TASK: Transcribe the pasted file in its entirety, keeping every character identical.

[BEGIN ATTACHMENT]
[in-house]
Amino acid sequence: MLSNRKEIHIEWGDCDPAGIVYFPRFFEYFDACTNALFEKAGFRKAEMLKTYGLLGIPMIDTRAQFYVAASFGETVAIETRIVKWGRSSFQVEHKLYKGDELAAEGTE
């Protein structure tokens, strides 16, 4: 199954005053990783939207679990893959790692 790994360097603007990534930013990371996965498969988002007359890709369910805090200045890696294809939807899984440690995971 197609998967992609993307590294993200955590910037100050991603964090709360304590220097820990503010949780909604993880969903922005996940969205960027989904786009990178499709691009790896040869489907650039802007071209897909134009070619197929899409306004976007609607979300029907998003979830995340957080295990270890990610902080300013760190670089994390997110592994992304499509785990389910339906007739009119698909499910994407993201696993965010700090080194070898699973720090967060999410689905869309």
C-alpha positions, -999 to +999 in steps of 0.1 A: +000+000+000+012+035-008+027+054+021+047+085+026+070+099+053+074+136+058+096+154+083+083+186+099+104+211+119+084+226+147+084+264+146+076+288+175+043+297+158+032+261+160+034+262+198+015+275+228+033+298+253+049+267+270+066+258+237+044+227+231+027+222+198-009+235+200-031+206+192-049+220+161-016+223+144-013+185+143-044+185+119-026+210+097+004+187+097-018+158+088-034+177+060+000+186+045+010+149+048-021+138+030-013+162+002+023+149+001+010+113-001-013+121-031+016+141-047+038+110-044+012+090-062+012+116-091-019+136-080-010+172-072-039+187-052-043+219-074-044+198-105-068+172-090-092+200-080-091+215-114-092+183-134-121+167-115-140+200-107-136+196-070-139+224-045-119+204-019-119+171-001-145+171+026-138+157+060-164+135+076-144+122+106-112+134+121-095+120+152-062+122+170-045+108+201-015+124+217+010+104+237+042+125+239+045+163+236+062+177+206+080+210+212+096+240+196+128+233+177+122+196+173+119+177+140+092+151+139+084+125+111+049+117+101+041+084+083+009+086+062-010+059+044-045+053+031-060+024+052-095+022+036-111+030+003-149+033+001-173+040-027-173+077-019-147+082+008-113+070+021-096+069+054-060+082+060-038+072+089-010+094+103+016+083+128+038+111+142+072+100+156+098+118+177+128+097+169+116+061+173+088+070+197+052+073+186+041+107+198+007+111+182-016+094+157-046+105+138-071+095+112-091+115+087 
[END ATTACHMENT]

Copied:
[in-house]
Amino acid sequence: MLSNRKEIHIEWGDCDPAGIVYFPRFFEYFDACTNALFEKAGFRKAEMLKTYGLLGIPMIDTRAQFYVAASFGETVAIETRIVKWGRSSFQVEHKLYKGDELAAEGTE
């Protein structure tokens, strides 16, 4: 199954005053990783939207679990893959790692 790994360097603007990534930013990371996965498969988002007359890709369910805090200045890696294809939807899984440690995971 197609998967992609993307590294993200955590910037100050991603964090709360304590220097820990503010949780909604993880969903922005996940969205960027989904786009990178499709691009790896040869489907650039802007071209897909134009070619197929899409306004976007609607979300029907998003979830995340957080295990270890990610902080300013760190670089994390997110592994992304499509785990389910339906007739009119698909499910994407993201696993965010700090080194070898699973720090967060999410689905869309």
C-alpha positions, -999 to +999 in steps of 0.1 A: +000+000+000+012+035-008+027+054+021+047+085+026+070+099+053+074+136+058+096+154+083+083+186+099+104+211+119+084+226+147+084+264+146+076+288+175+043+297+158+032+261+160+034+262+198+015+275+228+033+298+253+049+267+270+066+258+237+044+227+231+027+222+198-009+235+200-031+206+192-049+220+161-016+223+144-013+185+143-044+185+119-026+210+097+004+187+097-018+158+088-034+177+060+000+186+045+010+149+048-021+138+030-013+162+002+023+149+001+010+113-001-013+121-031+016+141-047+038+110-044+012+090-062+012+116-091-019+136-080-010+172-072-039+187-052-043+219-074-044+198-105-068+172-090-092+200-080-091+215-114-092+183-134-121+167-115-140+200-107-136+196-070-139+224-045-119+204-019-119+171-001-145+171+026-138+157+060-164+135+076-144+122+106-112+134+121-095+120+152-062+122+170-045+108+201-015+124+217+010+104+237+042+125+239+045+163+236+062+177+206+080+210+212+096+240+196+128+233+177+122+196+173+119+177+140+092+151+139+084+125+111+049+117+101+041+084+083+009+086+062-010+059+044-045+053+031-060+024+052-095+022+036-111+030+003-149+033+001-173+040-027-173+077-019-147+082+008-113+070+021-096+069+054-060+082+060-038+072+089-010+094+103+016+083+128+038+111+142+072+100+156+098+118+177+128+097+169+116+061+173+088+070+197+052+073+186+041+107+198+007+111+182-016+094+157-046+105+138-071+095+112-091+115+087 